British government borrowing at lowest September level for 10 years

BBC | Published: October 22, 2017 10:38:53 | Updated: October 25, 2017 05:08:58


A man looks towards the Canary Wharf business district in London, Britain December 11, 2016. Reuters/File Photo

Britain saw its smallest budget deficit for any September in the last 10 years, according to official figures.

Last month's deficit stood at £5.902 billion, down almost 11 per cent compared with the same month last year, the Office for National Statistics (ONS) said.

With many economists having forecast a deficit of about £6.5 billion, the news will be a boost for Chancellor Philip Hammond ahead of next month's Budget.

The deficit for August was also revised down by about £1.0 billion to £4.716 billion

September's figures marked the third straight month in which UK public finances were better than analysts had forecast.

The ONS said public sector net debt, excluding state-owned banks, had increased by £145.2 billion since September last year to £1,785.3 billion, equivalent to 87.2 per cent of gross domestic product.

A Treasury spokesman said: "Whilst we've made great progress getting the deficit down by over two thirds, government borrowing is still far too high at over £150 million a day.

"We will continue to take a balanced approach that deals with our debts and allows us to invest in our public services."

Analysis: Andrew Verity, economics correspondent:

For at least eight years, the central preoccupation of government has been how much the chancellor is having to borrow.

If austerity means reducing public spending overall, it isn't happening, and in fact has rarely happened since the government started talking about it seven years ago. In the April-to-September period, central government spent £360 billion, about 3.0 per cent more than in the same period in the previous financial year.

What redeems the public finances is the fact that in spite of all the other economic indicators pointing to a slowdown, the amount of tax collected - VAT, income tax, national insurance, stamp duty - grew faster.

What about the total debt? That's now £1,637.8 billion, up £44.9 billion compared with the same time last year. Surely that's scary?

Well, actually if you look at it as a proportion of the overall economy it's 80 per cent of GDP - down 0.4 percentage points. So debt is growing - but slower than the economy.

Before the chancellor completely puts his feet up, though, he may have to think about productivity. Much of the growth in the economy and the tax receipts is because more of us are working and therefore paying more tax.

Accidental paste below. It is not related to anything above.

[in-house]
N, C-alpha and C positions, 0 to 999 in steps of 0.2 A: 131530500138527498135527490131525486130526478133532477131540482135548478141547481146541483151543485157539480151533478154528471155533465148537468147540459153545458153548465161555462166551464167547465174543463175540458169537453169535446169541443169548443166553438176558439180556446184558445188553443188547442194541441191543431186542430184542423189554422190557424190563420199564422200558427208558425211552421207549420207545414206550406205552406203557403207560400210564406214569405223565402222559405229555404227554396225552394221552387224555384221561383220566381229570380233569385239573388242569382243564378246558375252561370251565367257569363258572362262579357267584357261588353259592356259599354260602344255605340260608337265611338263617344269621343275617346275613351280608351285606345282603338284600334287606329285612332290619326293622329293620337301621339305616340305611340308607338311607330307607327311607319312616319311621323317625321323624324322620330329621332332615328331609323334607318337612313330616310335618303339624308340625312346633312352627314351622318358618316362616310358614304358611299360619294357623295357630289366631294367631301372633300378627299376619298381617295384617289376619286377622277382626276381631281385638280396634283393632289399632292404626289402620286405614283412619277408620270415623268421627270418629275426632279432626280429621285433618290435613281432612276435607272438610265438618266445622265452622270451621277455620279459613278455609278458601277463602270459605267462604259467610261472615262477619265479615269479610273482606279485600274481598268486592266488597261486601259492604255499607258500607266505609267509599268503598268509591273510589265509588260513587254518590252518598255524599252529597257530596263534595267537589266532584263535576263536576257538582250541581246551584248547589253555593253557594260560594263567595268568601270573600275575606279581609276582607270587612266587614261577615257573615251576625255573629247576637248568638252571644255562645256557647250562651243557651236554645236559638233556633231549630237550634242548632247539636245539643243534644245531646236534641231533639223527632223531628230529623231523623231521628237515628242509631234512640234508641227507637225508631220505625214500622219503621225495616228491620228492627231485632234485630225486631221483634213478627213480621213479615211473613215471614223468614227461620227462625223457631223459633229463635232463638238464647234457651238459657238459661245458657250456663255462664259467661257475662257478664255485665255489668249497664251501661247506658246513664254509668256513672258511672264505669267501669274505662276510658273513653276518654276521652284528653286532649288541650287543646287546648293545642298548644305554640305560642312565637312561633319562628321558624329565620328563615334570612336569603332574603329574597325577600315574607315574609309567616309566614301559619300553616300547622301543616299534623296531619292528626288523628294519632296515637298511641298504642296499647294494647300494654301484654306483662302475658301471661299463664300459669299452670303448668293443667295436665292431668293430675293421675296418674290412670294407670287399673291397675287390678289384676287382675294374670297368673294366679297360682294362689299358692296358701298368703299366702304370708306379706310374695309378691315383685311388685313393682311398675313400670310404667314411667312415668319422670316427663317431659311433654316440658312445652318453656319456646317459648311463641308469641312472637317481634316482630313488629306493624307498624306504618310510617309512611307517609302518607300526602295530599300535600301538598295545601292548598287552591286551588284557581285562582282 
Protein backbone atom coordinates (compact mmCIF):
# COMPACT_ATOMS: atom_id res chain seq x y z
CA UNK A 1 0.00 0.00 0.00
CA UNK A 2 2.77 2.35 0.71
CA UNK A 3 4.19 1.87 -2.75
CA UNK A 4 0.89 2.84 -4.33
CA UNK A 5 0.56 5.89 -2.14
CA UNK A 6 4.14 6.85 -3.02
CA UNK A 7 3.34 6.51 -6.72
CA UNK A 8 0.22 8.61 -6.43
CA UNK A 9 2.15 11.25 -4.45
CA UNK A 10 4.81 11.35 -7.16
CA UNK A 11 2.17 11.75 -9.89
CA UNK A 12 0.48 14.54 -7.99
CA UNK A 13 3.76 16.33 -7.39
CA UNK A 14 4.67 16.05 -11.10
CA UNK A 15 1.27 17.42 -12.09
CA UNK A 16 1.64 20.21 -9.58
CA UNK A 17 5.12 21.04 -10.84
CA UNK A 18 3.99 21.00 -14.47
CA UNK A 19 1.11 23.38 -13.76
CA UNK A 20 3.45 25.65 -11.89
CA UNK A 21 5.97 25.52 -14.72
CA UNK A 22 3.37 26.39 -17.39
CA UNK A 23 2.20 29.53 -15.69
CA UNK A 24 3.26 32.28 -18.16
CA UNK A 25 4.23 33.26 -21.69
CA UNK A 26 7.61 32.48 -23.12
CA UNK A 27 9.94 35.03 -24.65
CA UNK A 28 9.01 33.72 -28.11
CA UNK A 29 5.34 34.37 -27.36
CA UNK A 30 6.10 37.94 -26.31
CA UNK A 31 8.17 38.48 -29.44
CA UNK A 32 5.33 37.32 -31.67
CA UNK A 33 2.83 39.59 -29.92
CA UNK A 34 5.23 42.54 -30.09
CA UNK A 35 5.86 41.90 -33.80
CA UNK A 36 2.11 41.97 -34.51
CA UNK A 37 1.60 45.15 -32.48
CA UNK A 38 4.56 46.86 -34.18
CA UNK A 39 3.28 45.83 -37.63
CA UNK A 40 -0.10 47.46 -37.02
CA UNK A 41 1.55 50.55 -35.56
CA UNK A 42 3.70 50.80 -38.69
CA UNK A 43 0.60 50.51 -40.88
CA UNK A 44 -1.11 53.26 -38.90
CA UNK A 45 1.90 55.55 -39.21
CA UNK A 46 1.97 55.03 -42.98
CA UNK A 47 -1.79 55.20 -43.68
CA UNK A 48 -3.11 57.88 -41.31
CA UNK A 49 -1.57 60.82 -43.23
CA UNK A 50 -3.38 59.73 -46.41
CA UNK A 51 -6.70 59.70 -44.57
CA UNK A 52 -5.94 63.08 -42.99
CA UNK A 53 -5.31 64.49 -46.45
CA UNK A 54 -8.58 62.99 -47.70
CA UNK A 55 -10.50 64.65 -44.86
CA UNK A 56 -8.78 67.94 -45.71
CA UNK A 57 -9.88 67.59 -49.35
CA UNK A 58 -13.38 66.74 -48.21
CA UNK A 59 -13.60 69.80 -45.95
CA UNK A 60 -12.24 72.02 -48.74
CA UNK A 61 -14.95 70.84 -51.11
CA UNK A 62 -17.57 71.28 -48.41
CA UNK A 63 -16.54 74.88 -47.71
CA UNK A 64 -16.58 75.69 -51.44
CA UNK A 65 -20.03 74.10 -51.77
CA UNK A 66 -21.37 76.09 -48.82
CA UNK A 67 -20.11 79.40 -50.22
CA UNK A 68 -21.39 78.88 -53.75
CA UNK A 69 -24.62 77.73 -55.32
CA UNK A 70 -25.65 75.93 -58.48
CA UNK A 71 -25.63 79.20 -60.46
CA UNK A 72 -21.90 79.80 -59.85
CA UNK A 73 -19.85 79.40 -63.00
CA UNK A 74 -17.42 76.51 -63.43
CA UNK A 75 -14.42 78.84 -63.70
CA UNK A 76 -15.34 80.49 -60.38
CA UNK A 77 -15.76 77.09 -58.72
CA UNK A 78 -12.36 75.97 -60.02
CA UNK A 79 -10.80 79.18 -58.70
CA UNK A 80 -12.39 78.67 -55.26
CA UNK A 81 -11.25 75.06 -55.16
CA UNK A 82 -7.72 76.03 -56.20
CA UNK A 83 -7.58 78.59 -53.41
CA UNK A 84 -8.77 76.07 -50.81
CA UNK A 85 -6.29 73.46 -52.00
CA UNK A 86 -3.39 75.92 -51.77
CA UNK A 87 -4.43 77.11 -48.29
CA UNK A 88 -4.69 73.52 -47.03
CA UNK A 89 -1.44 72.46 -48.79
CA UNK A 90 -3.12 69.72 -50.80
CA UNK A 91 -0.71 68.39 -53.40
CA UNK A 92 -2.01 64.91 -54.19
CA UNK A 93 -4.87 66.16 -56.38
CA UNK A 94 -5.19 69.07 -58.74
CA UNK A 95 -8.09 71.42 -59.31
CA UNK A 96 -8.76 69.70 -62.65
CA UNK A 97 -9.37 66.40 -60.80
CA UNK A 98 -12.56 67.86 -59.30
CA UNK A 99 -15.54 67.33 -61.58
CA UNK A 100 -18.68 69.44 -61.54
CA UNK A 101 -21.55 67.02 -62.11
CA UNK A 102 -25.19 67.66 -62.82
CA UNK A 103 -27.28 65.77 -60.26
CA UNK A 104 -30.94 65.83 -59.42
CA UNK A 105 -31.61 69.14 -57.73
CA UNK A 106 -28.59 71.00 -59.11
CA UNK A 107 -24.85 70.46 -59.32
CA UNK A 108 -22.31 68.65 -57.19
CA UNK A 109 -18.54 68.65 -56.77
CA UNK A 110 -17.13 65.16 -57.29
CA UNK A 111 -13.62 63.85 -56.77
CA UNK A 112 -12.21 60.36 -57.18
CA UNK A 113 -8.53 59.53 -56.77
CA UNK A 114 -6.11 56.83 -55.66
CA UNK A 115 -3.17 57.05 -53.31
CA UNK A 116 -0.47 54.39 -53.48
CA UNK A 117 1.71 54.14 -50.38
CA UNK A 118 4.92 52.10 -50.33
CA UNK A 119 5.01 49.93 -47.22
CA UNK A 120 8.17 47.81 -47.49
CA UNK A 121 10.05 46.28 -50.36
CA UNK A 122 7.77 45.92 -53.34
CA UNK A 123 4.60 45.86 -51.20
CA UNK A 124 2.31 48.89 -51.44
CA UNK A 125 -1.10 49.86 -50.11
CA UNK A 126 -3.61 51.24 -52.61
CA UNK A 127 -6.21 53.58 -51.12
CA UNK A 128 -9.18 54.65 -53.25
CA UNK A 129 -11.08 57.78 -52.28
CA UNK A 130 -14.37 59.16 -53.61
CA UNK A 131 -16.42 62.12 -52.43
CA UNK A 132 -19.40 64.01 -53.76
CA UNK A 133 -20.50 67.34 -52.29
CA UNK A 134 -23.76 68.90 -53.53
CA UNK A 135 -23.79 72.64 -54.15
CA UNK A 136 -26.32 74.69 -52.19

What hasn't grown is the amount we each individually produce - productivity. And if that's flat, it will put a brake on any improvement in the public finances.

SPENDING CUTS

The ONS said the lower borrowing in September was helped by stronger receipts from VAT, income and the stamp duty property tax, although corporation tax revenues were down slightly on a year ago.

However, Samuel Tombs, chief UK economist at Pantheon Macroeconomics, said lower borrowing was still predominantly driven by spending cuts, not a rebound in tax receipts.

He said government spending rose by just 2.2 per cent year-on-year in September, half the 4.4 per cent increase anticipated by the Office for Budget Responsibility (OBR), which provides independent analysis on the UK's public finances.

"By contrast, tax receipts increased by just 3.4 per cent year-over-year in September, only a touch above the OBR's 2.7 per cent full-year expectation and below the 3.8 per cent average of the first five months of the fiscal year," Mr Tombs said.

"The chancellor, therefore, is unlikely to soften the existing plans in next month's Budget enough to prevent the fiscal consolidation from intensifying next year," he said.

The borrowing data would, however, bring "some cheer" for the chancellor ahead of the Budget, said John Hawksworth, chief economist at PwC.

He said: "Both the half year borrowing total and the deficit in September alone were the lowest since before the financial crisis in 2007.

"The 'black hole' that opened up in the UK public finances after the crisis has largely been filled, albeit at the cost of a much higher accumulated public debt stock."

He said it should mean the chancellor can "find some extra money for priorities like housing and the NHS, but any giveaways are likely to be offset to a significant degree by fiscal take-backs".

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